sound literature and Christian education in
one College, in. the State of his adoption.
.111 r. H. is, we believe, a Jerseyman by birth
d education.
The condition of the present gift is, that
it shall be safely invested, and the interest
only shall be used; this interest to be ap
propriated, first to the payment of the Presi
dent's salary, and the residue to any purpose
for which the College may need funds.
The Trwitees had previously collected
upwards of $50,000 for their permanent in
vestment. They have now over $lOO,OOO
in this fund, which secures, with good man
agement, the financial stability of the Insti
Mr. Hunt's gifts have extended through
twenty-five years. He is now seventy-seven
pan of age, and, toward the' College at
least, is the executor of his own will. We
have ) in all this ) a worthy example.
Allegheny Seminary-.-A Fourth Professor.
The churches have seen, with great pleas
ure, we trust, that the resolution has been
taken by the Directors of the Western
Theological Seminary, to endow a Fourth
Professorship, and to ask the next General
Assembly that the Chair shall be filled.
The judgment of the Church was clearly
indicated, last Spring, by the unanimity and
cordiality with which the Assembly entered
into the election of a Professor. The de
olinature of Dr. Dickinson leaves the In
stitution with only its former force, but
leaves it to feel, from disappointed hopes,
its wants the more keenly. The movement
now commenced, to secure an endowment
before calling an occupant, is wise; and,
through the favor of the churches, will, we
trust, be altogether practicable. Let the
work be prosecuted with vigor, and the re
sponses be prompt and liberal. It is earn
estly desired that the Directors, when ap
proaching the Assembly with the request
for an appointment, shall be able to say that
the endowment is secured and ample.
A remark which threatened, a few years
ago, to become fashionable, has now happily
fallen almost into disuse—that three Pro
fessors were enough for any of our semina
ries. The fact is, that one may do a great
work in instructing ingenuous youth, and
may, with the auxiliary facilities now so
abundant, turn out admirably qualified
preachers; but two can do better; and
three will be still more effective ; and four
will find full employment, and increased
usefulness, when they shall have duly di
vided the subjects far study, and shall each
concentrate his energies on his own proper
We may be permitted to give, seriatim,
a few of the reasons which urge upon the
friends of the Institution, the furnishing it
with a Fourth Professor.
I. Its age. The Seminary has now been
in existence for twenty-nine years. It had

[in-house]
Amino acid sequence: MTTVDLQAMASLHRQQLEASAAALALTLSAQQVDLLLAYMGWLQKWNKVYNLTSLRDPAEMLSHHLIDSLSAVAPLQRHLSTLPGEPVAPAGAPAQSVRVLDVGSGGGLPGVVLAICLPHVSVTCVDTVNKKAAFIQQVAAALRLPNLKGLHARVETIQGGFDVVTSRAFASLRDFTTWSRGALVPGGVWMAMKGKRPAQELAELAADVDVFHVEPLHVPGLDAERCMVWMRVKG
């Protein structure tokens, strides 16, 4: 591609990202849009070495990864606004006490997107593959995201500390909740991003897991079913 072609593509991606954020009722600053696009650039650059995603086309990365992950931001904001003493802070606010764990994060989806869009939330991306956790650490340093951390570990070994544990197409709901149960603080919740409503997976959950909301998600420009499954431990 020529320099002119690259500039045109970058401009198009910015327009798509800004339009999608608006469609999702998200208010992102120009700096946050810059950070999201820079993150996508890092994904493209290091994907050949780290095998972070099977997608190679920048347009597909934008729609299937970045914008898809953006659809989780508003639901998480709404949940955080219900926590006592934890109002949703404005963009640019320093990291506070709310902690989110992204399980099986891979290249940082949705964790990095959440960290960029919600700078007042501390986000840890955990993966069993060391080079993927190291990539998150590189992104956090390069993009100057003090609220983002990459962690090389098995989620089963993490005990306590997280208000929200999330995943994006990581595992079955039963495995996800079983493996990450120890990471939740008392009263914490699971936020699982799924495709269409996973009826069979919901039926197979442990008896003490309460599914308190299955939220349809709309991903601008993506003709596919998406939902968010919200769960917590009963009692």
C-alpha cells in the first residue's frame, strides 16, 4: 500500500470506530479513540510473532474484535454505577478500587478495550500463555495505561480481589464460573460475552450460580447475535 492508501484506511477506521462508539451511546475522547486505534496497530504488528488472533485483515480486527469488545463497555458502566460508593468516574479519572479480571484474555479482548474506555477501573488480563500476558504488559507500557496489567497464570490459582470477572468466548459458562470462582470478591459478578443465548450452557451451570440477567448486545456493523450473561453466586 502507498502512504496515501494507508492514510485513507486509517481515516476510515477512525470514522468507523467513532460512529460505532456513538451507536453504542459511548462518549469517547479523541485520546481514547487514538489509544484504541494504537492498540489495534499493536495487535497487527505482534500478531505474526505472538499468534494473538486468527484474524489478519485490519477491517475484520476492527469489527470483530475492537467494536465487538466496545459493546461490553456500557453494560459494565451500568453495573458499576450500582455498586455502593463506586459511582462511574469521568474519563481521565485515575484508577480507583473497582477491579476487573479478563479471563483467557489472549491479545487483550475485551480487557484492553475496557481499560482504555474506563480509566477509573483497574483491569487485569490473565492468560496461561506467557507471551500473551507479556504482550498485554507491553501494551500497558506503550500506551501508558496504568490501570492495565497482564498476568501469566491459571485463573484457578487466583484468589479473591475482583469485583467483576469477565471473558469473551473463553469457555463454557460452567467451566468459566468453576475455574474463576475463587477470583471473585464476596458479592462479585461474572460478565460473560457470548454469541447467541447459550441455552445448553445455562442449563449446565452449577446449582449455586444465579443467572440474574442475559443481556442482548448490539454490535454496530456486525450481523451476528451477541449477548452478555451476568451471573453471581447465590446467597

a tedious infancy. It struggled hard—not
really for existence, for it always had a
sound and vigorous stamina—it struggled
for the means of growth. But now, that it
has attained to manhood, it' is nothing the
worse for its toils and conflicts. It has but
the more experience, and is the more deeply
rooted and grounded in the heart of hearts
of our churches. It is the child of their
deep solicitude, and has grown under their
nurturing care, and they love it dearly. It
has near eighty students. It has excellent
buildings; three endowed Professorships;
three well qualified professors; four pro
fessors' houses; 'and is almost without the
incumbrance of debt. It is surely high
time that it had its Fourth Professor.
2. The number of students in the Semi
nary, and in prospect, demand the contem
plated teaching force. About twenty pupils
to each teacher, is the utmost that is allowed,
ordinarily, in well regulated schools. The
proportion should be rather less, than great
er. It is true, that a lecturer can speak to
a hundred as well as to twenty; but the ex
aminations, and the drills, and the visita
tions, and admonitions, and counsels, and in
citements, and all the thousand blissful in
fluences which flow from personal inter
coure—frorn much mental contact—are sad
ly wanting when the teachers are few, and
the pupils many.
3. Other Seminaries have their full corps
of instructors. Princeton has had her com
plement for many years. Union and Co
lumbia Seminaries, though Synodical Insti
tutions, and each sustained by but two
Synods, and neither having half the num
ber of students which flock to Allegheny,
have their four able Professors each. And
the thing is wise—eminently wise. Let
the instruction of those who are to be the
teachers of others—who are to defend the
Redeemer's cause, and inform and guide
the thousands of immortal minds—be them